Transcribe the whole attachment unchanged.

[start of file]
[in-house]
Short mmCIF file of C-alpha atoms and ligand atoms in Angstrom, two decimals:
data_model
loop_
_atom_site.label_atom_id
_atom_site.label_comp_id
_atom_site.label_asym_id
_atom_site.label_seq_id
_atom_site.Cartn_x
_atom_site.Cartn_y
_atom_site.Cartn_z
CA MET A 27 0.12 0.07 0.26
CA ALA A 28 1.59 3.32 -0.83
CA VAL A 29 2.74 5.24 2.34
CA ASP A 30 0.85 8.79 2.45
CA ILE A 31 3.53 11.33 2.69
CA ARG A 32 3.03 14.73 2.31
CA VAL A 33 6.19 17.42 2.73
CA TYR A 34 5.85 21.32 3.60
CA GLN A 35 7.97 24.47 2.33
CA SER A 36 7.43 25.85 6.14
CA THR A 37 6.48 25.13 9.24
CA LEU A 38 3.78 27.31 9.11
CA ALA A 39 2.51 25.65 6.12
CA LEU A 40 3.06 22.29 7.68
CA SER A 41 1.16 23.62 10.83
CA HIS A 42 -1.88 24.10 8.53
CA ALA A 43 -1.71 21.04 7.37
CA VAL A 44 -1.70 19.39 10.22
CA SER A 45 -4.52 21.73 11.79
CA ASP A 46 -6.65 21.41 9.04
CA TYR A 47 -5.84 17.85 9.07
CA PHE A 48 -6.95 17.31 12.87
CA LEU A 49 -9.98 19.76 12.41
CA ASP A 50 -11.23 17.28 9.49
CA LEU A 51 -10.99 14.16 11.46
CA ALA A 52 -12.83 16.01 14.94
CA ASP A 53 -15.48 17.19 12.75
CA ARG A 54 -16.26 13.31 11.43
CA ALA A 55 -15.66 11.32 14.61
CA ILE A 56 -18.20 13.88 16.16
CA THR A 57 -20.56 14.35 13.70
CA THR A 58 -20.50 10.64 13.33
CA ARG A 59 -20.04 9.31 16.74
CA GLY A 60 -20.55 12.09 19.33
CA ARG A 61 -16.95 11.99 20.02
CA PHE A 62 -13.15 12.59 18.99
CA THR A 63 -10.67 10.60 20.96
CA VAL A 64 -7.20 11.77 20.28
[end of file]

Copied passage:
[in-house]
Short mmCIF file of C-alpha atoms and ligand atoms in Angstrom, two decimals:
data_model
loop_
_atom_site.label_atom_id
_atom_site.label_comp_id
_atom_site.label_asym_id
_atom_site.label_seq_id
_atom_site.Cartn_x
_atom_site.Cartn_y
_atom_site.Cartn_z
CA MET A 27 0.12 0.07 0.26
CA ALA A 28 1.59 3.32 -0.83
CA VAL A 29 2.74 5.24 2.34
CA ASP A 30 0.85 8.79 2.45
CA ILE A 31 3.53 11.33 2.69
CA ARG A 32 3.03 14.73 2.31
CA VAL A 33 6.19 17.42 2.73
CA TYR A 34 5.85 21.32 3.60
CA GLN A 35 7.97 24.47 2.33
CA SER A 36 7.43 25.85 6.14
CA THR A 37 6.48 25.13 9.24
CA LEU A 38 3.78 27.31 9.11
CA ALA A 39 2.51 25.65 6.12
CA LEU A 40 3.06 22.29 7.68
CA SER A 41 1.16 23.62 10.83
CA HIS A 42 -1.88 24.10 8.53
CA ALA A 43 -1.71 21.04 7.37
CA VAL A 44 -1.70 19.39 10.22
CA SER A 45 -4.52 21.73 11.79
CA ASP A 46 -6.65 21.41 9.04
CA TYR A 47 -5.84 17.85 9.07
CA PHE A 48 -6.95 17.31 12.87
CA LEU A 49 -9.98 19.76 12.41
CA ASP A 50 -11.23 17.28 9.49
CA LEU A 51 -10.99 14.16 11.46
CA ALA A 52 -12.83 16.01 14.94
CA ASP A 53 -15.48 17.19 12.75
CA ARG A 54 -16.26 13.31 11.43
CA ALA A 55 -15.66 11.32 14.61
CA ILE A 56 -18.20 13.88 16.16
CA THR A 57 -20.56 14.35 13.70
CA THR A 58 -20.50 10.64 13.33
CA ARG A 59 -20.04 9.31 16.74
CA GLY A 60 -20.55 12.09 19.33
CA ARG A 61 -16.95 11.99 20.02
CA PHE A 62 -13.15 12.59 18.99
CA THR A 63 -10.67 10.60 20.96
CA VAL A 64 -7.20 11.77 20.28